For the residents of surrounding Nansemond, Isle of Wight, and Southampton Counties, the Suffolk campaign followed an exhausting and deadly pattern. Already subjected to the demands of waves of soldiers, first Southern recruits and then Union occupation troops, the people of the region faced the severest tests the Civil War could impose upon human beings.
Reconstructing life for soldiers from the region on the battlefield and for civilians in the homes of southeastern Virginia, Wills provides a full depiction of what life was like for the ordinary person--black, white, soldier, citizen, Unionist, or secessionist--contending with domestic, economic, social, and military hardship in the contest of sectionalism and war.
Wills employs their individual experiences to illustrate the impact of the war on a human scale, on soldiers and their relatives, North and South. We witness battlefield horror and family despair, African Americans' embrace of freedom, and the persistence of Confederate nationalism among most whites in the region. Brian Steel Wills. A Lion Is in the Streets. A Deserted House. Two days later, Brig. Ulysses S. Grant responded by occupying Paducah and then Smithland.
Because the Confederates invaded first, they were branded the aggressor.
Although Governor Magoffin called for both sides to leave Kentucky, the Unionist legislature only asked the Southerners to withdraw. All pretenses of neutrality were gone. After staking their initial claim, Union soldiers came down from Cincinnati to take control of northern Kentucky, while Confederates moved in through Tennessee to claim southern Kentucky, including the Cumberland Gap situated near the convergence of Kentucky, Tennessee and Virginia.
With nearby railroads and access to ardently Unionist East Tennessee, the Gap was a strategically important site, but the ambitious Brig. Felix Zollicoffer, who seized the Gap, was discontent to remain there. Accordingly, he planned to extend his line further north and west into central Kentucky. As Zollicoffer and his men moved north along the Wilderness Road, they encountered a Union force sent to halt their progress. Despite his defeat, Zollicoffer did not abandon his goal.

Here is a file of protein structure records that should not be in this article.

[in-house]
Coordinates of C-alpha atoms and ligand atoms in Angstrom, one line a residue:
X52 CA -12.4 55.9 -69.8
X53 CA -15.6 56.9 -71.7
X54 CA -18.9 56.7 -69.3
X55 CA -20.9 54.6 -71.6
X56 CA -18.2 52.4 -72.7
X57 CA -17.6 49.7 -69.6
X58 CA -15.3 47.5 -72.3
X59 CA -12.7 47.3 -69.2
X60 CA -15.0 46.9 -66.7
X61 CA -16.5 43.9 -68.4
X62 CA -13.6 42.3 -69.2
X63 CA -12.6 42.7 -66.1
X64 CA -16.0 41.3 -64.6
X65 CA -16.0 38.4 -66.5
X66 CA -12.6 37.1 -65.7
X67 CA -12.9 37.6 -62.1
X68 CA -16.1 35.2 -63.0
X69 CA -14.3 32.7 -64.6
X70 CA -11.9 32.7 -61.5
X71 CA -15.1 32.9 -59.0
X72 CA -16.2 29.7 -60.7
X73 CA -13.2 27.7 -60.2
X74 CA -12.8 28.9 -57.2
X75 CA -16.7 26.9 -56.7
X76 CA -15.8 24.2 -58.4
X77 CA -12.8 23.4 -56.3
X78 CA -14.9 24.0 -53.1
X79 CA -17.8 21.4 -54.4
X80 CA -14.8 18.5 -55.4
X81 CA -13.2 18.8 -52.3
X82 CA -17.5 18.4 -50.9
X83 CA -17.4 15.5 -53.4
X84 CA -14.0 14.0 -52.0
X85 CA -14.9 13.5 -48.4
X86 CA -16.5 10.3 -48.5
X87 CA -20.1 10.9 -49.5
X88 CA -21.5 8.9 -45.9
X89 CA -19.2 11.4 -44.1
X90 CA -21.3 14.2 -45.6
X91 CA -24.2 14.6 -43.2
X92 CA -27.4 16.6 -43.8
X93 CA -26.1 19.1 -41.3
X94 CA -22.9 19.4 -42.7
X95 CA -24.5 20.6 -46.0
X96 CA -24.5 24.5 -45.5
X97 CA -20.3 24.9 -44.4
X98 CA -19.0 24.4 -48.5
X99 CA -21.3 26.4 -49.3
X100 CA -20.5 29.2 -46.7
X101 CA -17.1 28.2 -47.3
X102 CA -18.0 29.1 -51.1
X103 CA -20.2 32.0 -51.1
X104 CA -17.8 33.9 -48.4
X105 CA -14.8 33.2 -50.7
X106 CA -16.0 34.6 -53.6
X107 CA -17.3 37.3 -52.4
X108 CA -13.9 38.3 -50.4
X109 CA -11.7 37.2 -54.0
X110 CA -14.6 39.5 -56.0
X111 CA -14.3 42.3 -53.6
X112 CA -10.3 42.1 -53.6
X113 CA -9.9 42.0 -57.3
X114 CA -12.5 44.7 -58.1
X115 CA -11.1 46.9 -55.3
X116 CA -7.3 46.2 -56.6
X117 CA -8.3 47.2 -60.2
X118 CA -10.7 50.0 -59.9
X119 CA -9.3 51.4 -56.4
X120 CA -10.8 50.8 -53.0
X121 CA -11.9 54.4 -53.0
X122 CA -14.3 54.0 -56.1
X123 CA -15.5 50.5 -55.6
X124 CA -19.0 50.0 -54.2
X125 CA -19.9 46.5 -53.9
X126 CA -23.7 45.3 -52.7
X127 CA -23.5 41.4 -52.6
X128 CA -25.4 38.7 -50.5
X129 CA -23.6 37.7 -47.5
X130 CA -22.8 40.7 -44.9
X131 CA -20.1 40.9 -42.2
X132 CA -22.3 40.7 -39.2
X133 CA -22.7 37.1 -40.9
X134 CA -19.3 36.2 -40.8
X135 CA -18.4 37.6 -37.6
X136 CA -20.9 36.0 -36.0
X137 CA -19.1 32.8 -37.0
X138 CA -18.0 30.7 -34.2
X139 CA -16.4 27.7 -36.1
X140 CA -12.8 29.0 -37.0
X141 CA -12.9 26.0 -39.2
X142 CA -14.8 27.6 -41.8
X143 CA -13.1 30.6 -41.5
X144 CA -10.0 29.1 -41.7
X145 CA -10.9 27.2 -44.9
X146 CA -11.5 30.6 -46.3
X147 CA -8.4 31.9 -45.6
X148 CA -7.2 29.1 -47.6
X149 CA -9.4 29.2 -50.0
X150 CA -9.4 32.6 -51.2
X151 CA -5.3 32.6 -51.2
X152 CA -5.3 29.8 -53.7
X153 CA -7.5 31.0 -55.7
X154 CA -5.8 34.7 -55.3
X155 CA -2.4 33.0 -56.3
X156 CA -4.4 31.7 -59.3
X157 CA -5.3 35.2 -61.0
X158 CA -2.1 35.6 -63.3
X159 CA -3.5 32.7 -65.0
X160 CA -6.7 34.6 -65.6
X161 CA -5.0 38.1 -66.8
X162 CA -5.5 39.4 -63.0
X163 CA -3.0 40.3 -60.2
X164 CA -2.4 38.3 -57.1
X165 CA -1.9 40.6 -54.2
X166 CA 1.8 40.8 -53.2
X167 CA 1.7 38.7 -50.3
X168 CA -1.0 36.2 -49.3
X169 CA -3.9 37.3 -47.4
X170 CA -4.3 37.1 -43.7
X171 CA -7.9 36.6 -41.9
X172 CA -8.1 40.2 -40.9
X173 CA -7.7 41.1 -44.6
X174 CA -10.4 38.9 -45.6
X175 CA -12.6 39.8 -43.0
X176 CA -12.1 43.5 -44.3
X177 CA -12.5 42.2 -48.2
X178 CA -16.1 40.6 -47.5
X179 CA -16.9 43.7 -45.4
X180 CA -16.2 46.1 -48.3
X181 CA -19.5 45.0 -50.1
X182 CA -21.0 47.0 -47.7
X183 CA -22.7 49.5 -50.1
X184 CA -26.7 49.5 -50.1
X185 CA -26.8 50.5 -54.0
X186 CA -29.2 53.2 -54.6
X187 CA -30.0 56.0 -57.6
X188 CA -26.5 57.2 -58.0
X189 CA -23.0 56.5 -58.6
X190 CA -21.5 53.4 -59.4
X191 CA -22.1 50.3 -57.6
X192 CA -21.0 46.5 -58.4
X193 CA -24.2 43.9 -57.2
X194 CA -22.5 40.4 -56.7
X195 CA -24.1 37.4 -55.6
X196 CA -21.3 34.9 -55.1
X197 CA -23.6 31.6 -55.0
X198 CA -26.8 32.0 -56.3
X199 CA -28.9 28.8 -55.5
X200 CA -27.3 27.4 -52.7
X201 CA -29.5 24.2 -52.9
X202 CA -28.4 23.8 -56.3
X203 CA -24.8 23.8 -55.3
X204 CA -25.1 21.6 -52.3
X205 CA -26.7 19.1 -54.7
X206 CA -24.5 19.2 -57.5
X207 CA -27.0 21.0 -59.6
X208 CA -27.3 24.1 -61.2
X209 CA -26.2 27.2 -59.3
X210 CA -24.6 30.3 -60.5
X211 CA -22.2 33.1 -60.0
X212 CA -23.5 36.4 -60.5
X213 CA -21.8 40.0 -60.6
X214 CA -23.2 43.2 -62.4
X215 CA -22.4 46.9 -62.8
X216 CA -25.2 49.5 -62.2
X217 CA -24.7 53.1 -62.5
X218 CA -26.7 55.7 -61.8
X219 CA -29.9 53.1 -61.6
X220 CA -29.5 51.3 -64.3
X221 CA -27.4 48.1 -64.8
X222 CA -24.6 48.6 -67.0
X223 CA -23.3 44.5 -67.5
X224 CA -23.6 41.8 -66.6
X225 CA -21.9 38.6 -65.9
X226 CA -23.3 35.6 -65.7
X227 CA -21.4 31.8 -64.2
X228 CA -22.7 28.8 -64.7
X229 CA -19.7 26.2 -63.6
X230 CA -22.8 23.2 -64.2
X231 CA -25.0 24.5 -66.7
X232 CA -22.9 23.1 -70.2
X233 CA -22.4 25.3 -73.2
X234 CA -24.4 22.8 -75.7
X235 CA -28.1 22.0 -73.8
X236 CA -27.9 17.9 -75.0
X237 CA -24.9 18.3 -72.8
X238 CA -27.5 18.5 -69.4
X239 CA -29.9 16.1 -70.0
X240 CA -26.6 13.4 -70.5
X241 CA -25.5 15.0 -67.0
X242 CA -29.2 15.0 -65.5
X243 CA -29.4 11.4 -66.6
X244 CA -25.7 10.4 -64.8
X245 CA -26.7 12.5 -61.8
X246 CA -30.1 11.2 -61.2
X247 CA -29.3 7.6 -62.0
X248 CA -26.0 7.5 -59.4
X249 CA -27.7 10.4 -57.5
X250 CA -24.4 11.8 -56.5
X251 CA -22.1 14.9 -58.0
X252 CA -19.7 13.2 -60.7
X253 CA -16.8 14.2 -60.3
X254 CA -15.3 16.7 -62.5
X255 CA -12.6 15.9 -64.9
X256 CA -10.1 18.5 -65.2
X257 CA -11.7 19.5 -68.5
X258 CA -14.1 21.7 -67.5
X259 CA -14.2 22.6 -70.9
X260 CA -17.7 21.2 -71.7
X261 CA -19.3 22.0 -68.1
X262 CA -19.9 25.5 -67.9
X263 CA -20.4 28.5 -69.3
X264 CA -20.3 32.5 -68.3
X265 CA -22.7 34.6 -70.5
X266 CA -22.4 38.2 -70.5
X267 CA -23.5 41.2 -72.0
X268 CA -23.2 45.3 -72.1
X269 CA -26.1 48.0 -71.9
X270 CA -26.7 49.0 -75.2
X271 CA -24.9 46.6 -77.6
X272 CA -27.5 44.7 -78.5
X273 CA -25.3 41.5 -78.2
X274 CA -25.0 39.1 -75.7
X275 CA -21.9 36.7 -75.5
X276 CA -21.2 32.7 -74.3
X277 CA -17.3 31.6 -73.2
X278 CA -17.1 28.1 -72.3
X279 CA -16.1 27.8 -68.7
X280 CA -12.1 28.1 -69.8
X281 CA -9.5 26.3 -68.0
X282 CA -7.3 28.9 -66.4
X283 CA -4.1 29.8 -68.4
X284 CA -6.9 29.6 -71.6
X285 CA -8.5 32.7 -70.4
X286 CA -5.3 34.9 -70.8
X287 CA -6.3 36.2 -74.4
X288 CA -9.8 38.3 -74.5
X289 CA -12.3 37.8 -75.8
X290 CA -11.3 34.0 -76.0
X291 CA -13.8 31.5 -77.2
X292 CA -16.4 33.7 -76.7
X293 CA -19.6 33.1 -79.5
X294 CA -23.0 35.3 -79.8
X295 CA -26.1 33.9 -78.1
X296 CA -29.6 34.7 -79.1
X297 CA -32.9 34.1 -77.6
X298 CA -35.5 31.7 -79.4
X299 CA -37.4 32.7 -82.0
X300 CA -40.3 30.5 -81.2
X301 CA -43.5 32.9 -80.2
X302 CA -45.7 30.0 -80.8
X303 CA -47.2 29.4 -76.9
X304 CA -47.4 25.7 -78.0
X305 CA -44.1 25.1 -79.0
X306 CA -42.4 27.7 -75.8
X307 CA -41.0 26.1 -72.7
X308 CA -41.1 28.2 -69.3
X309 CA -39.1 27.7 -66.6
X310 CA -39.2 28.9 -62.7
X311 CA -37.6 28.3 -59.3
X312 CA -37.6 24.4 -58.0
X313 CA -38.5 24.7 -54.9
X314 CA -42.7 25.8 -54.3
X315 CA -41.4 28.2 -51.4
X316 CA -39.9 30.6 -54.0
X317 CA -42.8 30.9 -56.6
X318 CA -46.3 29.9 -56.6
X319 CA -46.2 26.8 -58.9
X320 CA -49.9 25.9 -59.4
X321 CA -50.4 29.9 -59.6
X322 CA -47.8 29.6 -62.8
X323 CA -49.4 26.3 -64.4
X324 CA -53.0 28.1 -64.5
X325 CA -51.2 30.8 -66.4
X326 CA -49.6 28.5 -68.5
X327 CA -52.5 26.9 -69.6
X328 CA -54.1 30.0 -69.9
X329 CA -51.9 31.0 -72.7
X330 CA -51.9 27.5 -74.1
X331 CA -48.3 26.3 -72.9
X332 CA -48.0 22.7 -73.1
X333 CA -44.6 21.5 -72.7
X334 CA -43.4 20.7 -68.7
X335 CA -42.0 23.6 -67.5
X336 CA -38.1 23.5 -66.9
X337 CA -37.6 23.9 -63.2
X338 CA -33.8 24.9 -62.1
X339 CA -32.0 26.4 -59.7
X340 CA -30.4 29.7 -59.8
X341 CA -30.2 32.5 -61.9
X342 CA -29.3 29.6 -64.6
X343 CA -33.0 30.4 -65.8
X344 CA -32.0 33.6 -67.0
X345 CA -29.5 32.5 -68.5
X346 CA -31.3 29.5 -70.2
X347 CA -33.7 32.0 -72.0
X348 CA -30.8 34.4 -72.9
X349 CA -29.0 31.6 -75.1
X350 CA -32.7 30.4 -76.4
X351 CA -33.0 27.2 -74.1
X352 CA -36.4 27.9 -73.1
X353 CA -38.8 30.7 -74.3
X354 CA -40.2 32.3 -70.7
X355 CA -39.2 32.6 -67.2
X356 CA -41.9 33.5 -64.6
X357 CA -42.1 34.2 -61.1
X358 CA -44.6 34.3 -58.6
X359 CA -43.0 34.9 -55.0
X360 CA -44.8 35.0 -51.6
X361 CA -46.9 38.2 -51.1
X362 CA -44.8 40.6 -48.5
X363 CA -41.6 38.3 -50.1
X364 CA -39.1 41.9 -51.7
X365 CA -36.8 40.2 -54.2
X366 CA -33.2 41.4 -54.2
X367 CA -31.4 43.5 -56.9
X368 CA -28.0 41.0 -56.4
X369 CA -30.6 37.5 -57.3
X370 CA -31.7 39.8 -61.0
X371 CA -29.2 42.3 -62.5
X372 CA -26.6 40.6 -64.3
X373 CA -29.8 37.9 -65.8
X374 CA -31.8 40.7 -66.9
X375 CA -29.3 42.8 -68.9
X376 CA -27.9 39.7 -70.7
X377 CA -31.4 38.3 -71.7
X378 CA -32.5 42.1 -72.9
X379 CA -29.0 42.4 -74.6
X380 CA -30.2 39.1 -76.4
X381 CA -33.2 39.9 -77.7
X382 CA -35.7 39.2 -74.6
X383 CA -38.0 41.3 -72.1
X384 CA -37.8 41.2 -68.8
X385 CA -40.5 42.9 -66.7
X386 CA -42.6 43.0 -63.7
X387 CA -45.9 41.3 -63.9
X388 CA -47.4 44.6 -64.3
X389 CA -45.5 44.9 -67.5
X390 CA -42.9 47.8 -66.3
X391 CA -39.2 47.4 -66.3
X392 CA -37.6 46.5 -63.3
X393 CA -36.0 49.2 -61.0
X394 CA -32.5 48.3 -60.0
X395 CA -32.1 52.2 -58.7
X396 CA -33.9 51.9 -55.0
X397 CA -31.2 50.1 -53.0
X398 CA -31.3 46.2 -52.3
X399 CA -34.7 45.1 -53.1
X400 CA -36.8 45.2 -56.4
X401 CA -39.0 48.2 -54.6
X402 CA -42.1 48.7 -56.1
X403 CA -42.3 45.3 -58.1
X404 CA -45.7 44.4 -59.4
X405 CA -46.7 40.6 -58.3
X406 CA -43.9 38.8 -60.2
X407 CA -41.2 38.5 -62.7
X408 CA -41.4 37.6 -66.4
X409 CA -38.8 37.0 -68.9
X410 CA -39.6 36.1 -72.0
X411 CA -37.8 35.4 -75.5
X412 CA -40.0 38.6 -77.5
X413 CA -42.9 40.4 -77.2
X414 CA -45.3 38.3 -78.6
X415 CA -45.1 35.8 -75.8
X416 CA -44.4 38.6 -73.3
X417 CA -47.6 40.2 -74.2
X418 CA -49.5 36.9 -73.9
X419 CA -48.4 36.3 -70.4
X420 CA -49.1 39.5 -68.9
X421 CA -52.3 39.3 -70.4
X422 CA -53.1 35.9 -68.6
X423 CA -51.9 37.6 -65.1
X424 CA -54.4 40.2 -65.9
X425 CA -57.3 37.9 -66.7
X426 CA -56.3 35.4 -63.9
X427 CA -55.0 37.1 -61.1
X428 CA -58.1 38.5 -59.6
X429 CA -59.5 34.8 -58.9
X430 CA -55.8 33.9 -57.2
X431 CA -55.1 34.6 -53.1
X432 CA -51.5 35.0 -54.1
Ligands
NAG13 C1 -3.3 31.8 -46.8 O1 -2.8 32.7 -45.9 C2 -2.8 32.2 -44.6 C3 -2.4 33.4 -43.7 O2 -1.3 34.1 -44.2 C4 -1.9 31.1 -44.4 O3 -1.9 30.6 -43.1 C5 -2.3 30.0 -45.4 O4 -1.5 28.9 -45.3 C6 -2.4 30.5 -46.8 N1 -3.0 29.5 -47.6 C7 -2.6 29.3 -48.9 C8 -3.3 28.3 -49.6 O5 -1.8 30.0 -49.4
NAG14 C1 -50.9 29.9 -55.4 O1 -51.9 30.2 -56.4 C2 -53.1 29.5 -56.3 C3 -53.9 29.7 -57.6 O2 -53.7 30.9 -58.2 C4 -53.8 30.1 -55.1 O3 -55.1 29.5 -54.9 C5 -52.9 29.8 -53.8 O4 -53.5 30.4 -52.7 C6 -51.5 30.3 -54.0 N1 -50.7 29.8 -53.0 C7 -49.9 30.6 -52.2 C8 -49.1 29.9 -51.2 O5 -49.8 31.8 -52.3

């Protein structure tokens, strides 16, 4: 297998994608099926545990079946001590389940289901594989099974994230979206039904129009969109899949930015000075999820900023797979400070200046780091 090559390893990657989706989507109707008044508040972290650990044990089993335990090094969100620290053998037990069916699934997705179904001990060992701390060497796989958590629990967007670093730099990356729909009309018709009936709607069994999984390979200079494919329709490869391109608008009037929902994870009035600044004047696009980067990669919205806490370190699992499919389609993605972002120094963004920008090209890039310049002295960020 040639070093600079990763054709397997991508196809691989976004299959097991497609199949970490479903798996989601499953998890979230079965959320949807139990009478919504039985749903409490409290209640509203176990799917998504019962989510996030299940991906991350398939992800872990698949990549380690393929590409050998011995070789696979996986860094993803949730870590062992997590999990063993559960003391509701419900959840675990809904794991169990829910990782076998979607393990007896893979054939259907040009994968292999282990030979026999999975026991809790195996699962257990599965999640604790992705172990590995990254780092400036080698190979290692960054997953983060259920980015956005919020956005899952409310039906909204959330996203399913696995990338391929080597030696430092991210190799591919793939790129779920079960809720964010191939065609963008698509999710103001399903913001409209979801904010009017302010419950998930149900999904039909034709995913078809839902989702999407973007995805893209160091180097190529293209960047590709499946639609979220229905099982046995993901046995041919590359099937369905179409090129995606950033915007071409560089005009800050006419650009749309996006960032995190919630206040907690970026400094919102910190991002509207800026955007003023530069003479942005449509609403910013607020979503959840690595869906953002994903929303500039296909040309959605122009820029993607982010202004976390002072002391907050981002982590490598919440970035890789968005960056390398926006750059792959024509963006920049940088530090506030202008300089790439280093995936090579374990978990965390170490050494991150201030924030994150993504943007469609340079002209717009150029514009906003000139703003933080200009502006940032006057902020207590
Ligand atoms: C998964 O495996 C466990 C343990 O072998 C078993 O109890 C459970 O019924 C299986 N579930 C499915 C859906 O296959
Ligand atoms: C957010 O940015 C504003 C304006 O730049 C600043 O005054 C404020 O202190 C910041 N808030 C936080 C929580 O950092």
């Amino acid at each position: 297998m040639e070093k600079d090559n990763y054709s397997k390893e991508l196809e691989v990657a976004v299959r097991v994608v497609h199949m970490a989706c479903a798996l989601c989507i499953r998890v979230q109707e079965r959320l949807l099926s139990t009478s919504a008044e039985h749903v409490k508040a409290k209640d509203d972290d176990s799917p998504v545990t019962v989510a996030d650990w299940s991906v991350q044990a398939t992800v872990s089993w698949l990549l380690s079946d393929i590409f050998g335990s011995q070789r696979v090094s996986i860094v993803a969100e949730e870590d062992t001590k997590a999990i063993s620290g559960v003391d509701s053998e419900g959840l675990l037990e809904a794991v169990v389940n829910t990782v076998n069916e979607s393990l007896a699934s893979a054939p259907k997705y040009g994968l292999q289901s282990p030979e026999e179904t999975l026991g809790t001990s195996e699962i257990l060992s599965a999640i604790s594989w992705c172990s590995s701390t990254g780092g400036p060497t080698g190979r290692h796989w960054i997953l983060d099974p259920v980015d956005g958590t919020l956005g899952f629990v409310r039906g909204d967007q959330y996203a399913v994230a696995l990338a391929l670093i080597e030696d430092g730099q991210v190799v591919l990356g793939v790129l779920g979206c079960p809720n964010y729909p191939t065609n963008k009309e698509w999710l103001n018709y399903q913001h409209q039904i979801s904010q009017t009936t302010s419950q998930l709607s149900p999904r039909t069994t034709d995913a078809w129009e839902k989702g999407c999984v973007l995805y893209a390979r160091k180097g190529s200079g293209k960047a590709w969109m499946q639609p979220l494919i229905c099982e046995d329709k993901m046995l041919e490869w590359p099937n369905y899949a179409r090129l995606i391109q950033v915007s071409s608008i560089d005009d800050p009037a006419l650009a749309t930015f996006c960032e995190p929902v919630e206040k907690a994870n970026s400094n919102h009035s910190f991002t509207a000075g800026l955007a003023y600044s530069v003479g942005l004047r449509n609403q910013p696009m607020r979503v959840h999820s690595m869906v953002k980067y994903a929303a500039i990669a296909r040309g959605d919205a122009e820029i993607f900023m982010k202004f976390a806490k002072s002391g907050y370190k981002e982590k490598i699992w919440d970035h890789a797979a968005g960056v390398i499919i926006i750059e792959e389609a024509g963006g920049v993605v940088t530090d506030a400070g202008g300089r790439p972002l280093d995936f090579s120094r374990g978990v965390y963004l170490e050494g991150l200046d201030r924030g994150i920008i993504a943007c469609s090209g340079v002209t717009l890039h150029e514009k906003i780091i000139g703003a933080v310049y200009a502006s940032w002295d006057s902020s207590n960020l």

But instead of heading north, he turned his attention westward, and in November, encamped for the winter at Mill Springs, a strong position on the Cumberland River. By January, Union troops under Brig. George Crittenden. Fearing Union reinforcements, Crittenden attacked on January 19, After this loss, Confederate operations in the Western Theater went from bad to worse. Soon after the Confederate retreat, Union troops captured Forts Henry and Donelson, just south of the Kentucky border.
These forts provided control of the Tennessee and Cumberland rivers and allowed Union troops to outflank Columbus, sending the remaining Confederate forces retreating from Kentucky. By summer, the Federals controlled all of Kentucky, most of Tennessee and northern Alabama.
Braxton Bragg and Maj. Kirby Smith commenced a grand offensive. Union Maj. Don Carlos Buell pursued him with a larger force. On October 8, the two armies crossed paths at Perryville when Bragg ordered a portion of his men to attack what he thought was a small Union force. Fearing the destruction of his army, Bragg ordered a full-scale retreat from Kentucky less than a week later.
One of the most famous raiders operating in Kentucky was Brig. John Hunt Morgan.
Though born in Alabama, Morgan spent most of his life in Kentucky. He had no formal military education but was immensely successful with hit-and-run strikes to disrupt the Union supply line, occupy Union troops away from the front and secure supplies for the Confederacy. In December , Morgan undertook his famous Christmas Raid.
Granted permission to raid Louisville but not to cross the Ohio River, Morgan disregarded orders at great cost to his men. Morgan was captured in Ohio though he later escaped , and only a few hundred of his more than 2, men made it home. Many Kentuckians balked at freedom for blacks, and hatred often prevailed. For the first five months after the Confederate surrender, U.
Even after the military left, the state was a violent place through the s and beyond. Post-war Kentucky needed healing.
Families, communities and entire regions of the state had been ripped apart by the war, and more than simple animosity was prevalent throughout. Yet as the North and South healed their wounds and settled their differences, surely Kentucky would, as well. Show your pride in battlefield preservation by shopping in our store. Every purchase supports the mission. Skip to main content.
follow url Civil War. Kentucky Cat Fight. Library of Congress. Related History. Kentucky in the Civil War. Governor Beriah Magoffin.
Confederate General Felix K. Braxton Bragg. Garry Adelman , American Battlefield Trust. Mary Bays Woodside serves as a consultant to History Associates.
Explore Kentucky History. Preserving Kentucky's Civil War Battlefields.
The War Hits Home: The Civil War in Southeastern Virginia (A Nation Divided: Studies in the Civil War Era) [Brian Steel Wills] on deocomdudistio.cf *FREE* shipping . The War Hits Home. The Civil War in Southeastern Virginia. Brian Steel Wills. A Nation Divided: Studies in the Civil War Era · Civil War & Reconstruction.
The Orphan Brigade. Mill Springs Battlefield.